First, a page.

As well as our unique flora and fauna, our cultural landscape allows us the chance to collaborate on projects where we’re given the opportunity to learn a whole other language of landscape. This is something which landscape architecture around the world has not really engaged with in great depth. There is so much work to be done here in terms of our relationship with the landscape and how we interact with it and I think that’s really exciting to be part of.

Gravel paths wind through perennial borders and lead to a sitting spot under the olive tree overlooking the garden, which is spilling with colour.

AMH: What trends are you seeing in contemporary landscape design in New Zealand?

ZC: Clients are really conscious that their gardens are part of the wider ecology and people are excited about things like bee-friendly planting, using rare and endangered natives or heritage flowers and fruit trees in their gardens. People are embracing diversity in their gardens and that is a positive trend. Designers also understand that there is a balance between ecology and great living spaces.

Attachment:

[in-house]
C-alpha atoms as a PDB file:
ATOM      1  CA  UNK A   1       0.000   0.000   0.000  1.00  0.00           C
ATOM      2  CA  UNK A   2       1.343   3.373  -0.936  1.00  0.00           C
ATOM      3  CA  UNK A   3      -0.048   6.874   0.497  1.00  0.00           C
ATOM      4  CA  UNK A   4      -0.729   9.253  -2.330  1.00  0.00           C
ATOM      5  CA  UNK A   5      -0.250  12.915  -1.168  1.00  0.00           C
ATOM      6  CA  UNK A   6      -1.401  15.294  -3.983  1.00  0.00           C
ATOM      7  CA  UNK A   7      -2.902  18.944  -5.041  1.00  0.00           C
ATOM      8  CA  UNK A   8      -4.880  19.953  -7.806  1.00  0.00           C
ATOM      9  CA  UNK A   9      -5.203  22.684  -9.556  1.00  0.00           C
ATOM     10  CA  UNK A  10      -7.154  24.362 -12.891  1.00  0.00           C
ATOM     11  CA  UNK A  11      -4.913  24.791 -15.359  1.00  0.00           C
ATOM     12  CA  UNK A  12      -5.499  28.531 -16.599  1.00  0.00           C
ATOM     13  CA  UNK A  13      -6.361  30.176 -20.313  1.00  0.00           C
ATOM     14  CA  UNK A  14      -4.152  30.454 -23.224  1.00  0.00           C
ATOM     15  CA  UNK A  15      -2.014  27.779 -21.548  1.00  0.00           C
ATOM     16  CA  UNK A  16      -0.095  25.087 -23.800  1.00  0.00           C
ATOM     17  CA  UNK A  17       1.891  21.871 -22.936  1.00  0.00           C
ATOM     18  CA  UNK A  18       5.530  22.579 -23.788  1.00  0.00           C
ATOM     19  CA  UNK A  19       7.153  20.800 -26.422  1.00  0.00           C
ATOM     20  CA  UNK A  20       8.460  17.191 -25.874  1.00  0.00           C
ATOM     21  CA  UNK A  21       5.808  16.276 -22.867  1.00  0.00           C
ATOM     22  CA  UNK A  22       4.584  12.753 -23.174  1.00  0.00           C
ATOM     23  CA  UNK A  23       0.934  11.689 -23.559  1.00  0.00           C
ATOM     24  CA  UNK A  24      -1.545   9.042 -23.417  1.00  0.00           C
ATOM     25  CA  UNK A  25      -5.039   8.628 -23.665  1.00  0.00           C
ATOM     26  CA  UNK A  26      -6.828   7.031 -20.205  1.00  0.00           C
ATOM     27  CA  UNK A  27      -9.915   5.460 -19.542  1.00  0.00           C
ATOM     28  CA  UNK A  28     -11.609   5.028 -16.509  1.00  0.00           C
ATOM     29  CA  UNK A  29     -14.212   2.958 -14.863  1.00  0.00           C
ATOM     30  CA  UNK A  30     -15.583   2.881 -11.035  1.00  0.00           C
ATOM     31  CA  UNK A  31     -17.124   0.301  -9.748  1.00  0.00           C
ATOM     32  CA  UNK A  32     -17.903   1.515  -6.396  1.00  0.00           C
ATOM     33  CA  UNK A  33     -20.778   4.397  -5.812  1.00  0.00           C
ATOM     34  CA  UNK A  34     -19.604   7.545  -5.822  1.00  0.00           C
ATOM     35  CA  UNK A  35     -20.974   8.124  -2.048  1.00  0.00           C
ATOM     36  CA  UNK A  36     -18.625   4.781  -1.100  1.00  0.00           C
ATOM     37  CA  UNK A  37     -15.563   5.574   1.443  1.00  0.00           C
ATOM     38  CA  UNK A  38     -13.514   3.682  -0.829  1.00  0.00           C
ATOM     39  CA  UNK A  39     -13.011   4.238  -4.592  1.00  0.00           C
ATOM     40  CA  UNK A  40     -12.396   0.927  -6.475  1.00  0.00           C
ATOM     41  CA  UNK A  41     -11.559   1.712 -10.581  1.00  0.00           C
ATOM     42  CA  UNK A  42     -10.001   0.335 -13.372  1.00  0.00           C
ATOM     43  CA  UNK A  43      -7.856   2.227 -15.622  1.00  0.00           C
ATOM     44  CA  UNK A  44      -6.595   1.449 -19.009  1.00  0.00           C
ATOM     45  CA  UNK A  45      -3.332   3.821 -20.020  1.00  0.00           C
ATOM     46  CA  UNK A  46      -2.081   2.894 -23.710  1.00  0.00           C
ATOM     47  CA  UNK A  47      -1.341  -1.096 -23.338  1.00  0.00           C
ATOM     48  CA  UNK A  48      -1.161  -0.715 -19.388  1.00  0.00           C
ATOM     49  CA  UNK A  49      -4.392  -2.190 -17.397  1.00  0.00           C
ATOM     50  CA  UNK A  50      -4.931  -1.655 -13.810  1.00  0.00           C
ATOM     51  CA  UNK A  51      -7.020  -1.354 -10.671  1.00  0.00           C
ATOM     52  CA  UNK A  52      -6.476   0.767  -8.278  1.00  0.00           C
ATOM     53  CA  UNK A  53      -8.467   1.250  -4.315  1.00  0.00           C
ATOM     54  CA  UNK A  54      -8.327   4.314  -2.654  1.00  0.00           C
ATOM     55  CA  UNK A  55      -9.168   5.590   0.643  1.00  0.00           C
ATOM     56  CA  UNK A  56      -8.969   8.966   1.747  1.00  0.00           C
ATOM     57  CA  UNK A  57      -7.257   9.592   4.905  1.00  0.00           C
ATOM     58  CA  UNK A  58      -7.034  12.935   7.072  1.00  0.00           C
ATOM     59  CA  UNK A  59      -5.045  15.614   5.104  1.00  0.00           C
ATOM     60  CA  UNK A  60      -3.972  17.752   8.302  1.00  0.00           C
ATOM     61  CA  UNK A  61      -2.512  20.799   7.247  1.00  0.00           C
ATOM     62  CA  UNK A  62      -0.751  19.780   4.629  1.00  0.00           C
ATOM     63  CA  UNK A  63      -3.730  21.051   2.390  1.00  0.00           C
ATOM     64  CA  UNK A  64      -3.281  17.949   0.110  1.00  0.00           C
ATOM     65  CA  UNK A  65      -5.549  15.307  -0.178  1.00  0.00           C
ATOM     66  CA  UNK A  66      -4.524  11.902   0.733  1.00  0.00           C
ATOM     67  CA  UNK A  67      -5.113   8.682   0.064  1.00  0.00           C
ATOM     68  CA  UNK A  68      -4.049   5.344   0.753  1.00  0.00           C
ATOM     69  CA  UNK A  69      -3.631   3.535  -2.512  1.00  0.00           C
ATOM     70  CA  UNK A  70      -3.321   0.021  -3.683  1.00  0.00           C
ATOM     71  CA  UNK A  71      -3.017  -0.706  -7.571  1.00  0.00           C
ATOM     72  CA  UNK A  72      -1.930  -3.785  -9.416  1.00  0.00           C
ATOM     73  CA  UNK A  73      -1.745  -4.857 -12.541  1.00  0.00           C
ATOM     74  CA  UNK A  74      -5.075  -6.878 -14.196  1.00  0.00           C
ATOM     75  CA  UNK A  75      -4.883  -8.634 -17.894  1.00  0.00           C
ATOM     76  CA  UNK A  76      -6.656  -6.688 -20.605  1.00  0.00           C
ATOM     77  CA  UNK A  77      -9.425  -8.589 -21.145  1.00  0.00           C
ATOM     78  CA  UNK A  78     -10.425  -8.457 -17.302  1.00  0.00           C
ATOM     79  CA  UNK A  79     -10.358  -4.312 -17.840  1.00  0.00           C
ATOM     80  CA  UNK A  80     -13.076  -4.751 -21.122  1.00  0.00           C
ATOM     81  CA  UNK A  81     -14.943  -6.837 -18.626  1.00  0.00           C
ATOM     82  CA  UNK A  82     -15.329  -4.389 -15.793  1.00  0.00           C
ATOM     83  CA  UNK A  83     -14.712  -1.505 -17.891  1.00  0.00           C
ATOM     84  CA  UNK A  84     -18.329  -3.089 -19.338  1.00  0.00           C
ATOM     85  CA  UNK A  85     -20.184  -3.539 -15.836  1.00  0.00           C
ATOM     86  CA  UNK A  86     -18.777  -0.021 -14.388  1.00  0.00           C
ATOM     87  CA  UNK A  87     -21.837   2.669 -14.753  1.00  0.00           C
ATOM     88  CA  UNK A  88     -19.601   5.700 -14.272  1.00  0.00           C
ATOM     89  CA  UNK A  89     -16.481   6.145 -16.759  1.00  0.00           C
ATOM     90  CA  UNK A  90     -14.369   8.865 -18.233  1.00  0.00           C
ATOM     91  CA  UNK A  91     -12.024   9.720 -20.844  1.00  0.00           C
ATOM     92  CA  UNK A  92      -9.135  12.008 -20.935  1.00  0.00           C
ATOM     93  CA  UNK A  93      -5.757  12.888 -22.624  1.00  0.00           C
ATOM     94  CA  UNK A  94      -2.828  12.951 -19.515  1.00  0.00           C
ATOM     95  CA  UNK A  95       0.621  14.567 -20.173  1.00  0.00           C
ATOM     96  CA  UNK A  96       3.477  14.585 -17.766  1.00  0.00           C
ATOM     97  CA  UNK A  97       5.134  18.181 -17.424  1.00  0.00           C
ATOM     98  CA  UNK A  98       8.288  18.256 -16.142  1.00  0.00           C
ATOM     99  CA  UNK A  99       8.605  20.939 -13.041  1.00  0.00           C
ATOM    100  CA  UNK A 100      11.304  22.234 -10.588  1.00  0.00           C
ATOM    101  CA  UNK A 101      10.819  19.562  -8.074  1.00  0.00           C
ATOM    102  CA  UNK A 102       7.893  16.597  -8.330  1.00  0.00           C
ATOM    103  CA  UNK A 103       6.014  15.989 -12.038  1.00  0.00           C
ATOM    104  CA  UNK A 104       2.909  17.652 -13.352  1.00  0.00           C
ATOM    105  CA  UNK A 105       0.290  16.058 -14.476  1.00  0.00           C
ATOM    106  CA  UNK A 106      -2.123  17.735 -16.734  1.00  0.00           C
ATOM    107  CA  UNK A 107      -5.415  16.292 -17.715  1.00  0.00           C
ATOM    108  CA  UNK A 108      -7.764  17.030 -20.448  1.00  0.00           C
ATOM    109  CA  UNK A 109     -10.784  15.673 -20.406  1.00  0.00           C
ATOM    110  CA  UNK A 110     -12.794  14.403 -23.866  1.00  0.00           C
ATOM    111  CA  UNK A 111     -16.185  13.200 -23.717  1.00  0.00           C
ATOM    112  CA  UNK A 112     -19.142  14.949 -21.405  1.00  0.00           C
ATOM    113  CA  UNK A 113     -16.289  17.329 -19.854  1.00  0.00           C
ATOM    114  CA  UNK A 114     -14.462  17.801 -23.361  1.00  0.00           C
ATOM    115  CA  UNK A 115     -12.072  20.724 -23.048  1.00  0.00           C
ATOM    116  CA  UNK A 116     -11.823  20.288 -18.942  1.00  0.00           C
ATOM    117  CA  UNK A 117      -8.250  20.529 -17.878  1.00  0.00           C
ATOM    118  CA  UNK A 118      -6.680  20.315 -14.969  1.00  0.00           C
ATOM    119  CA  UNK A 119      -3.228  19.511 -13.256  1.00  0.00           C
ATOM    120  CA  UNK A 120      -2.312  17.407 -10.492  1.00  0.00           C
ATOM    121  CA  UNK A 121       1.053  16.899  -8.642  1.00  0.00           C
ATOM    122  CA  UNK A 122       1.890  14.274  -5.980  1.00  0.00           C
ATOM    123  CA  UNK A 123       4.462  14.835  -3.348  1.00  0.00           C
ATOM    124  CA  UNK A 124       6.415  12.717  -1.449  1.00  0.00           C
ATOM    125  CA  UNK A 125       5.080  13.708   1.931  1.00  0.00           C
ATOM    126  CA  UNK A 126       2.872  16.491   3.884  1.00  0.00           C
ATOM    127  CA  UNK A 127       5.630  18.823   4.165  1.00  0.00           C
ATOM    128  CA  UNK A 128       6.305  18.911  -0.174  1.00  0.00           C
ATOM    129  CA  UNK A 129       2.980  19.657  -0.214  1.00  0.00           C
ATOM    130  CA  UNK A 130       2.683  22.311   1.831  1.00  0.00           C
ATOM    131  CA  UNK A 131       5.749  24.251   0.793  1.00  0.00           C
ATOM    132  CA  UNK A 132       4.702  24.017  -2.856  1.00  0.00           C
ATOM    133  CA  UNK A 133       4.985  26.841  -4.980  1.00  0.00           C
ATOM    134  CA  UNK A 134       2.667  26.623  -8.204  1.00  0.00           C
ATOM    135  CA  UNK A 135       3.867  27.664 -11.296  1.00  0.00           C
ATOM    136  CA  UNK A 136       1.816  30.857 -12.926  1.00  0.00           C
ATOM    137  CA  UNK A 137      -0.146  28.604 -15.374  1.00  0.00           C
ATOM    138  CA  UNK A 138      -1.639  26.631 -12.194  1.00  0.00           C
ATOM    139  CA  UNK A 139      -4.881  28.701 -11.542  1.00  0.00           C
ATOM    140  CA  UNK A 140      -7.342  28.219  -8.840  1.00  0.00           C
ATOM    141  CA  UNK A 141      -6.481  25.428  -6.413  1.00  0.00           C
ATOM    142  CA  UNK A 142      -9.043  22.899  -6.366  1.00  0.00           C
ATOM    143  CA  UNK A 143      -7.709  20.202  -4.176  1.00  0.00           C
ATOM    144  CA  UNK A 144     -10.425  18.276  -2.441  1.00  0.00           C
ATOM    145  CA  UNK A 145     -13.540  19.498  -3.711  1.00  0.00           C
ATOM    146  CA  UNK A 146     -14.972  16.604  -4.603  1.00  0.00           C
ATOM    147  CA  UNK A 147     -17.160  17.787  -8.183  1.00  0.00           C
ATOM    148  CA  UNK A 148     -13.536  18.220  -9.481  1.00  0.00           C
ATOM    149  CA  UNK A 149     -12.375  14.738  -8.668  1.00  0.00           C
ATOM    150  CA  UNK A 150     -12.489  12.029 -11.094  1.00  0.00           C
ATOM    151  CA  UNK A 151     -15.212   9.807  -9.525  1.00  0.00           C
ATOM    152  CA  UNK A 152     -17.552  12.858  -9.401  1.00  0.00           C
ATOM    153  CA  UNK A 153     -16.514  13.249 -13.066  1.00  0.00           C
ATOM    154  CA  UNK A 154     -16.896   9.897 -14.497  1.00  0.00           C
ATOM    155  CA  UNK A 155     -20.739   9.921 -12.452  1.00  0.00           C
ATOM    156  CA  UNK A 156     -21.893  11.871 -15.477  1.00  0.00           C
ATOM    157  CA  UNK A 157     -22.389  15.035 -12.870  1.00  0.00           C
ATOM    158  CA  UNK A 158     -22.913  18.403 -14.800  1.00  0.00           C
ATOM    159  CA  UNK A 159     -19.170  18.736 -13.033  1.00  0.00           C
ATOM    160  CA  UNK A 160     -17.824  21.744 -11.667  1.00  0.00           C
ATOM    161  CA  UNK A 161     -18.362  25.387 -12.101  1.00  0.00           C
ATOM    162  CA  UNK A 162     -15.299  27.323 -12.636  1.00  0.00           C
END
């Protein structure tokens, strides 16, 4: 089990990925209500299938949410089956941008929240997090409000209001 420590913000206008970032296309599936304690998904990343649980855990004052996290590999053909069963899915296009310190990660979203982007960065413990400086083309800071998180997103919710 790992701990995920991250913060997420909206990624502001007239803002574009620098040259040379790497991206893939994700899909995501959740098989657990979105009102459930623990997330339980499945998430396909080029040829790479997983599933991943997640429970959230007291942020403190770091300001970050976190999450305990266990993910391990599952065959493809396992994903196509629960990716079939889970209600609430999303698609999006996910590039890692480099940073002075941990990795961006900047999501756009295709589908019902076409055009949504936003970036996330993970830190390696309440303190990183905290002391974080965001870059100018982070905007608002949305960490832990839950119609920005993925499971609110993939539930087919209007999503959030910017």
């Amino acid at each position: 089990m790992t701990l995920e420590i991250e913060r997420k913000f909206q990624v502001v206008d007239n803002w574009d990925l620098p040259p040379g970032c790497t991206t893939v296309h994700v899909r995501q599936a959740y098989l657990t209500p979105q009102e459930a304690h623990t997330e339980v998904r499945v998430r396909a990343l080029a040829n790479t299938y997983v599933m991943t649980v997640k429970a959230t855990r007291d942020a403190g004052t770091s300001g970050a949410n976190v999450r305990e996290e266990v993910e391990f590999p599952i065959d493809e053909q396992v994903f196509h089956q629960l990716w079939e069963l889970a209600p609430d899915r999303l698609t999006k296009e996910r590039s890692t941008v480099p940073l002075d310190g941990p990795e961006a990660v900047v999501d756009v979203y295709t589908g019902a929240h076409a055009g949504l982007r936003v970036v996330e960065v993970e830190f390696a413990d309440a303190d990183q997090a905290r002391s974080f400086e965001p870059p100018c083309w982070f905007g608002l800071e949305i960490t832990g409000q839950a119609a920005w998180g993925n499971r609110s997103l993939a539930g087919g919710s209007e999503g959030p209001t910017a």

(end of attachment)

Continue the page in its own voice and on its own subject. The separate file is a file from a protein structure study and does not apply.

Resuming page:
AMH: What does sustainable design mean to you?

ZC: Sustainable design is just remembering that everything is connected. In my opinion, good design is always sustainable because good design considers all the outcomes and the best use of resources for what is required. It is not wasteful or unnecessary; it is deliberative and sensitive.

Zoë Carafice will be onsite at the upcoming Auckland Garden DesignFest, which runs 25–26 November. To win two tickets to the festival, send your idea of the perfect garden here. Congratulations to Jan Tweedie for winning the double pass!